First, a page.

Routines are important for most of us. We typically wake up at the same time, find the keys in the same place, and all the dishes are properly put away. We create routines and consistency in our lives to reduce stress and to keep things going smoothly.
This is particularly important for children with autism because they process information in a different way than most children. Keeping things predictable can help reduce stress, filter out distractions, and help them to focus on the task at hand.
But what happens if our keys go missing? Or we find our car has a dead battery? What would we do? Panic? Fortunately most of us have developed healthy coping skills to deal effectively in situations like this.
I’ve seen therapists as well as parents create strict routines for their children with autism, and they keep those routines going for far too long! I often ask, what happens if the school bus is late? What happens if the fire alarm goes off at school? What would your child learn from these strict routines about dealing with the unpredictable things in life?
Yes, I agree, whenever we start something new, we must first adhere to a strict schedule to eliminate distractions and keep the stress level down. But I do believe that once your child has learned this routine and can manage it without stress, then we need to start implementing changes to their routine.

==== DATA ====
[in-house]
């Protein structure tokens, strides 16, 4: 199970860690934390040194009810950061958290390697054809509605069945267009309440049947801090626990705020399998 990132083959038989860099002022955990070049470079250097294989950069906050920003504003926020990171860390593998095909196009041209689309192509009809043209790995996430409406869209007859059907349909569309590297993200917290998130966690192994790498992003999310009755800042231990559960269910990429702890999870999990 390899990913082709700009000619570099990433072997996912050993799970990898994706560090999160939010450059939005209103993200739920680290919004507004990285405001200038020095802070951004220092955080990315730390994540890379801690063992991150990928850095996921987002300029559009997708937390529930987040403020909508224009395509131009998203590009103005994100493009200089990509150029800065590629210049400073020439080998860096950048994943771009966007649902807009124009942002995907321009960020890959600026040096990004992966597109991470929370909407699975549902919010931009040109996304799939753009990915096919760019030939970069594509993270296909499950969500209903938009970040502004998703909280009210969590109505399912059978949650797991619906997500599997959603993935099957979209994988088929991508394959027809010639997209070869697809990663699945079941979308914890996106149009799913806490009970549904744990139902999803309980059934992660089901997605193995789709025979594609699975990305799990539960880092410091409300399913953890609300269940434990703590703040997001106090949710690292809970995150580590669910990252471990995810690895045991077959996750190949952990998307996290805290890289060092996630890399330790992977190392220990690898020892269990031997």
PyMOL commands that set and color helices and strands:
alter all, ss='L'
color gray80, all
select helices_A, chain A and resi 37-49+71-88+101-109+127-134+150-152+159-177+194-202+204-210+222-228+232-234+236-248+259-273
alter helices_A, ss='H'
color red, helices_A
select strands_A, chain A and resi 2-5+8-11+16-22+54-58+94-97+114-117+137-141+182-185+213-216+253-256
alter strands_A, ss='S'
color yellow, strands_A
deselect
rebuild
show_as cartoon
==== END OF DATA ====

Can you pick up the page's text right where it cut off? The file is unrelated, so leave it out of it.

For example, I begin and end each session with the exact same tune, but with different words (“Hello” and “Good-bye”). Depending on the child’s functioning level, I will slowly incorporate a few changes to the lyrics and sometimes the order of which the song is placed in the schedule to see if there is a response to this change. This can be a powerful tool in helping teach a child with autism how to cope when things don’t go exactly as they might expect. Then we explore options about what to do next, where we can go, how we can change things, what our options are and most importantly, how to manage the stress caused by the change.
How are you helping your child cope with changes in their routines or in everyday life? I hope you find this helpful and are encouraged to experiment by implementing subtle changes into your child’s routine. This will better equip them to deal with the realities of life. Every moment something changes and something is different. Their success in life depends upon how well are they able to cope with change.
I’d love to hear how you incorporate subtle changes into your child’s daily routine to help them cope with change. Please leave a comment below.
Here are some resources I recommend to help you and your child cope with change.
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